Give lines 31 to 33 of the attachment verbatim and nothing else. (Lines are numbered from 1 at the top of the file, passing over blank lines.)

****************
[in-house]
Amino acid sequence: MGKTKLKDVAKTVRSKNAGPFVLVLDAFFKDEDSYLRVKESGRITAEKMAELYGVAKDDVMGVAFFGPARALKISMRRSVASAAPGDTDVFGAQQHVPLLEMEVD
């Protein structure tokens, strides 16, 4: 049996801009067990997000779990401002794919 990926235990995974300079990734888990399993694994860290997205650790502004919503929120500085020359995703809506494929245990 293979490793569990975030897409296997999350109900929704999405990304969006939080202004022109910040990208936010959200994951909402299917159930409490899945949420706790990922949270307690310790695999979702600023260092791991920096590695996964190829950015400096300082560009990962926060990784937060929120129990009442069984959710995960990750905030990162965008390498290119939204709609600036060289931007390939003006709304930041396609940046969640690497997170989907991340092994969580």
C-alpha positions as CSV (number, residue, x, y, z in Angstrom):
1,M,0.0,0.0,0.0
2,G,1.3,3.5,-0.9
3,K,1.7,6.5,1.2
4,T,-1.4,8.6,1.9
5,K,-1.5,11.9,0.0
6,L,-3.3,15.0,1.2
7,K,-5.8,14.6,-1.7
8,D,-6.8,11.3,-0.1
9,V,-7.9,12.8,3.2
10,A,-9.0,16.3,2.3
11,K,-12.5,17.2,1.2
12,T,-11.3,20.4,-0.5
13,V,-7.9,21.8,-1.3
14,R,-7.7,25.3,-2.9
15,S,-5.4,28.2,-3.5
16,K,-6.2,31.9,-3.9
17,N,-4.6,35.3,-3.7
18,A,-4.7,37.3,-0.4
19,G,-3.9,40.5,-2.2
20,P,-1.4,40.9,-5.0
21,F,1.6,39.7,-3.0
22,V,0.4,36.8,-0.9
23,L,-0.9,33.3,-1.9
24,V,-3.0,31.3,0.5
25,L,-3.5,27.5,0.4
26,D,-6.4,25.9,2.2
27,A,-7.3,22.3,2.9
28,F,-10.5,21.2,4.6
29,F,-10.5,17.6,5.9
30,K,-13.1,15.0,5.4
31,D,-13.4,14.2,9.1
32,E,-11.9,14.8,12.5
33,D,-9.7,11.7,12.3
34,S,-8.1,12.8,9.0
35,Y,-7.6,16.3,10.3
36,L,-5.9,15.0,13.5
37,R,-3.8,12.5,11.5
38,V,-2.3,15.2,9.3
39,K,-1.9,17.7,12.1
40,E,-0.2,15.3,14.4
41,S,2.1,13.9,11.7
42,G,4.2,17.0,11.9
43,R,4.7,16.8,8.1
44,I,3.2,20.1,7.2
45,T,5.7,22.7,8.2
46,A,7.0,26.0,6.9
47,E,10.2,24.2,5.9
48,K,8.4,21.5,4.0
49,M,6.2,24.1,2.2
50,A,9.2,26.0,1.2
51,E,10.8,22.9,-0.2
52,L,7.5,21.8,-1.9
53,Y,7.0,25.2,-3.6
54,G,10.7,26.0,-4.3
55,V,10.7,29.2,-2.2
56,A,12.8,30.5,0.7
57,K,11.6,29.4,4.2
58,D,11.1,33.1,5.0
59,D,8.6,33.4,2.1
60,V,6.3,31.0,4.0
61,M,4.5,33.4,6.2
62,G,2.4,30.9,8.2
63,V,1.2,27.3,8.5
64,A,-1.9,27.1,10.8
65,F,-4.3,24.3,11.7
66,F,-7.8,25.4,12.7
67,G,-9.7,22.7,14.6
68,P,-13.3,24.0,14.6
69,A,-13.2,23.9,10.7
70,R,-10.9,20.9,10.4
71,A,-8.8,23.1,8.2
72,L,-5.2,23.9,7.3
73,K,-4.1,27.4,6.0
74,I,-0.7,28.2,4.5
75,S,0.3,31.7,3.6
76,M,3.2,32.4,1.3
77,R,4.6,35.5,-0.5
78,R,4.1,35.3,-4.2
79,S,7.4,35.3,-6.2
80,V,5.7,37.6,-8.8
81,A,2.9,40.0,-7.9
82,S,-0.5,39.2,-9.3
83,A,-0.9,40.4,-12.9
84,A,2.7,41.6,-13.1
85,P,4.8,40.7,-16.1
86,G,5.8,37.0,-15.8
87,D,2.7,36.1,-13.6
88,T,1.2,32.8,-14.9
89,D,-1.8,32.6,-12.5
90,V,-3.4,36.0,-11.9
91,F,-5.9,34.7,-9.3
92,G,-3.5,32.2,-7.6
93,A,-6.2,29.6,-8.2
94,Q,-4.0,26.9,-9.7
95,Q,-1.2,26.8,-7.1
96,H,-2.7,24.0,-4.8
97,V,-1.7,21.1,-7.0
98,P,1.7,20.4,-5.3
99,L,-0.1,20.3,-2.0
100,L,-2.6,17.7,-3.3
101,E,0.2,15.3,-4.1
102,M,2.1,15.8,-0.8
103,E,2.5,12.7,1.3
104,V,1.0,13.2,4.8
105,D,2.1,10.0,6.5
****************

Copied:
27,A,-7.3,22.3,2.9
28,F,-10.5,21.2,4.6
29,F,-10.5,17.6,5.9